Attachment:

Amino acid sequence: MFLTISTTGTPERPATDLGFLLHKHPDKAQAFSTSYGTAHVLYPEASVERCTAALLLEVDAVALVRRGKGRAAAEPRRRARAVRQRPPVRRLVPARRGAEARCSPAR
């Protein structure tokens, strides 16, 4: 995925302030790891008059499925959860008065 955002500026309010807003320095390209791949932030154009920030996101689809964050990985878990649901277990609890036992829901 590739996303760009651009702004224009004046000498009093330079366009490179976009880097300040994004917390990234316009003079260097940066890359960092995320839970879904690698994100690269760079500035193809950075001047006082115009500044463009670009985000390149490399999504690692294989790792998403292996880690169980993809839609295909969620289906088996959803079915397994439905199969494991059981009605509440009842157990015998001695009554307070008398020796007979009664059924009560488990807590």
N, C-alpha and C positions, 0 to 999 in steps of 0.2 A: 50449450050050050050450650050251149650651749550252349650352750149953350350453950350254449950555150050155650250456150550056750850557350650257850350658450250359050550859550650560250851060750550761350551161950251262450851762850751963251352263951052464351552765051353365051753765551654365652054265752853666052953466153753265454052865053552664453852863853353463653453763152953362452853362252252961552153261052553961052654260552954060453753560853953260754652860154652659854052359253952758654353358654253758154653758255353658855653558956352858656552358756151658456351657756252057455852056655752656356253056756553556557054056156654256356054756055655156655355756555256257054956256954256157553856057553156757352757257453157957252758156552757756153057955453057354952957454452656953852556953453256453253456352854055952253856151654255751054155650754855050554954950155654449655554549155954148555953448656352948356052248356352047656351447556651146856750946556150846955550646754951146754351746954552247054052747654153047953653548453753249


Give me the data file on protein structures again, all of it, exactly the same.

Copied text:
Amino acid sequence: MFLTISTTGTPERPATDLGFLLHKHPDKAQAFSTSYGTAHVLYPEASVERCTAALLLEVDAVALVRRGKGRAAAEPRRRARAVRQRPPVRRLVPARRGAEARCSPAR
């Protein structure tokens, strides 16, 4: 995925302030790891008059499925959860008065 955002500026309010807003320095390209791949932030154009920030996101689809964050990985878990649901277990609890036992829901 590739996303760009651009702004224009004046000498009093330079366009490179976009880097300040994004917390990234316009003079260097940066890359960092995320839970879904690698994100690269760079500035193809950075001047006082115009500044463009670009985000390149490399999504690692294989790792998403292996880690169980993809839609295909969620289906088996959803079915397994439905199969494991059981009605509440009842157990015998001695009554307070008398020796007979009664059924009560488990807590």
N, C-alpha and C positions, 0 to 999 in steps of 0.2 A: 50449450050050050050450650050251149650651749550252349650352750149953350350453950350254449950555150050155650250456150550056750850557350650257850350658450250359050550859550650560250851060750550761350551161950251262450851762850751963251352263951052464351552765051353365051753765551654365652054265752853666052953466153753265454052865053552664453852863853353463653453763152953362452853362252252961552153261052553961052654260552954060453753560853953260754652860154652659854052359253952758654353358654253758154653758255353658855653558956352858656552358756151658456351657756252057455852056655752656356253056756553556557054056156654256356054756055655156655355756555256257054956256954256157553856057553156757352757257453157957252758156552757756153057955453057354952957454452656953852556953453256453253456352854055952253856151654255751054155650754855050554954950155654449655554549155954148555953448656352948356052248356352047656351447556651146856750946556150846955550646754951146754351746954552247054052747654153047953653548453753249